Review: 'Rain – A Tribute to The Beatles' is a Magical Mystery Tour of Memories
The Fab Four brought the British invasion to St. Louis as “The Beatles” rocked and rolled into the Fox Theatre, performing hits from their earliest pop singles through their psychedelic period with plenty of heartfelt ballads thrown in for good measure. If they weren’t actually The Beatles, they were a very reasonable facsimile thereof.
“Rain – A Tribute to The Beatles” is essentially a cover band—but what a cover band. The uncanny impersonations were spot-on musically, vocally and visually, all of which combined for an entertaining evening that had the packed house singing “yeah, yeah, yeah.”
Widely regarded as the greatest and most influential act of the rock era, The Beatles still resonate today, and the show “Rain” is one of the most profitable touring productions year after year. In 2008, “Rain” ranked 17 in overall ticket sales for a touring show, band, or production according to Pollstar. And that’s going up against such powerhouse tours as Bon Jovi, Madonna, Bruce Springsteen, Katy Perry, Taylor Swift—you get the picture.
The reason, of course, is The Beatles and their music, but also the phenomenal performances by the cast, which are mixed and matched from a core group of players on a concert by concert basis, rather than as separate touring companies.
The show got its start when “Beatlemania” closed in 1982 and some of the cast began “Rain.” It’s been running ever since, though it wasn’t until 2010 that the show was revamped and finally played on Broadway. Each song is a note-for-note recreation of the original, all played live, and the vocal exactitude to the original Beatles’ voices was remarkable. Physically, the performances were outstanding.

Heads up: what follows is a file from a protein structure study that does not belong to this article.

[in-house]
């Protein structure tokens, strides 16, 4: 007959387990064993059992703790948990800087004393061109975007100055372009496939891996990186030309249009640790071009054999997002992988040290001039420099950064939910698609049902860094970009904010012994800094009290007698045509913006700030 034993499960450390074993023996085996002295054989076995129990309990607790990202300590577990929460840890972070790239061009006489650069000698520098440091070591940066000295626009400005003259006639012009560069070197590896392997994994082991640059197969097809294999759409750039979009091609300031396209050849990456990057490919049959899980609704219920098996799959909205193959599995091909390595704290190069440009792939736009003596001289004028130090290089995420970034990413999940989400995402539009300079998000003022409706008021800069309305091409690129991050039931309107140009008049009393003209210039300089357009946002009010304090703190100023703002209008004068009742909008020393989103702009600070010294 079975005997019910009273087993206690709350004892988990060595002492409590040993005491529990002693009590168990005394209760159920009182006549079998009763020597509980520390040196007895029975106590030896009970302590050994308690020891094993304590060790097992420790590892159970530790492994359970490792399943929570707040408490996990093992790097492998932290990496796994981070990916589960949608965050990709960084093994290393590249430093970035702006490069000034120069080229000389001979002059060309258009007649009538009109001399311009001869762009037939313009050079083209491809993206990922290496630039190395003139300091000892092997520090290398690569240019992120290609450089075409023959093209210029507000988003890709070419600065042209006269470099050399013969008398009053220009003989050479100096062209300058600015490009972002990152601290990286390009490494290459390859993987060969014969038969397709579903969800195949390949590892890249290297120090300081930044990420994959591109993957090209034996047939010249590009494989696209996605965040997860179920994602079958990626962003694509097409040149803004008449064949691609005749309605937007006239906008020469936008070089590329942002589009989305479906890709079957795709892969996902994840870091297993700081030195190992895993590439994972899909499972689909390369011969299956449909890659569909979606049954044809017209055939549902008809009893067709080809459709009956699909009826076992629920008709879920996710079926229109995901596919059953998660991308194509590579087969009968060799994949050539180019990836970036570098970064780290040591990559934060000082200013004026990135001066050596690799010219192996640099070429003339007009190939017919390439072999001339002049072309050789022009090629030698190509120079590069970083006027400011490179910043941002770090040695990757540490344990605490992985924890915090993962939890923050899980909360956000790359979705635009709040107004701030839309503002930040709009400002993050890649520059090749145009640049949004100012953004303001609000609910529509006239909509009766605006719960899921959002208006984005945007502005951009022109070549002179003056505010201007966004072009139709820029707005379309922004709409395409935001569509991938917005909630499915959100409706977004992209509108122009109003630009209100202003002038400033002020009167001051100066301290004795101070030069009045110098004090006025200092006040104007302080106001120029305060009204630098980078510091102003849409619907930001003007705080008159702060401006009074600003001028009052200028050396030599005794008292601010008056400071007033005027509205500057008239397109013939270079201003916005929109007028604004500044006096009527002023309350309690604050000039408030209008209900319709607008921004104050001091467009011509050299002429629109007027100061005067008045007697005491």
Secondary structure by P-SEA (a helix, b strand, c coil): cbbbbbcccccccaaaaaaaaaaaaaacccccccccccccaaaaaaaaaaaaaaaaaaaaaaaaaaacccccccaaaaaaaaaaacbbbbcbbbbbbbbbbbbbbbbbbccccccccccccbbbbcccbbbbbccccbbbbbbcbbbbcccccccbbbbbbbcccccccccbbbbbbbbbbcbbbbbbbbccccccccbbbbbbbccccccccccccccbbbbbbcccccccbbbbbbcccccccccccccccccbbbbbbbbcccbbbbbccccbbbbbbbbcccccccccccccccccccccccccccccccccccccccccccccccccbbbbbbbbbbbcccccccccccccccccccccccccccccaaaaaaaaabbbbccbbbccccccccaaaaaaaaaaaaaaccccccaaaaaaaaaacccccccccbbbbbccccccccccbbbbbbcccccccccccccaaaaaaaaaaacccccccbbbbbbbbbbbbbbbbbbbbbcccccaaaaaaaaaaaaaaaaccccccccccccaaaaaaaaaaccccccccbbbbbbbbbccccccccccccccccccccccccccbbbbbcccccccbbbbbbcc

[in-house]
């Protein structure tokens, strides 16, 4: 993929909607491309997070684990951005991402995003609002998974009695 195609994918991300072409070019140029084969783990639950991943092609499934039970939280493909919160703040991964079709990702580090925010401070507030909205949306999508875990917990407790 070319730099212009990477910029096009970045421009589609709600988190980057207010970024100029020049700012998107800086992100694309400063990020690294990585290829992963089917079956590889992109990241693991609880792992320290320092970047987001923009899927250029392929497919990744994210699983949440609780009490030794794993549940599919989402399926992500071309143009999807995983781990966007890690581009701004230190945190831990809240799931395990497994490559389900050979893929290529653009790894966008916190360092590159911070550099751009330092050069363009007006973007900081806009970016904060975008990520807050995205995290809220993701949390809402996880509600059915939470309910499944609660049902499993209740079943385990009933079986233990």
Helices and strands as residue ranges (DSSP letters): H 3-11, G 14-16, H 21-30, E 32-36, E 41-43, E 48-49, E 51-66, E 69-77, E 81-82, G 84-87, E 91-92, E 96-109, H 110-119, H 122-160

They looked like the lads from Liverpool, not because their faces resembled the original Beatles—two of them resembled their Beatles and two did not—but because they had their mannerisms, postures and movements down pat.
With the high quality of the mimicry (and without the distraction of almost-but-not-quite impersonations), the show becomes a rollicking—sometimes sentimental—trip through the music that was the soundtrack to so many of our lives, longings and loves.
The range of Beatles classics, including “I Want To Hold Your Hand,” “Hard Day’s Night,” “Sgt. Pepper’s Lonely Hearts Club Band,” “Let It Be,” “Come Together” and “Hey Jude,” remind us that as we grew up, The Beatles grew up musically alongside us.
The audience sang, stood, cheered, clapped out the rhythm and generally marveled at the sight, sound and most importantly, the memories.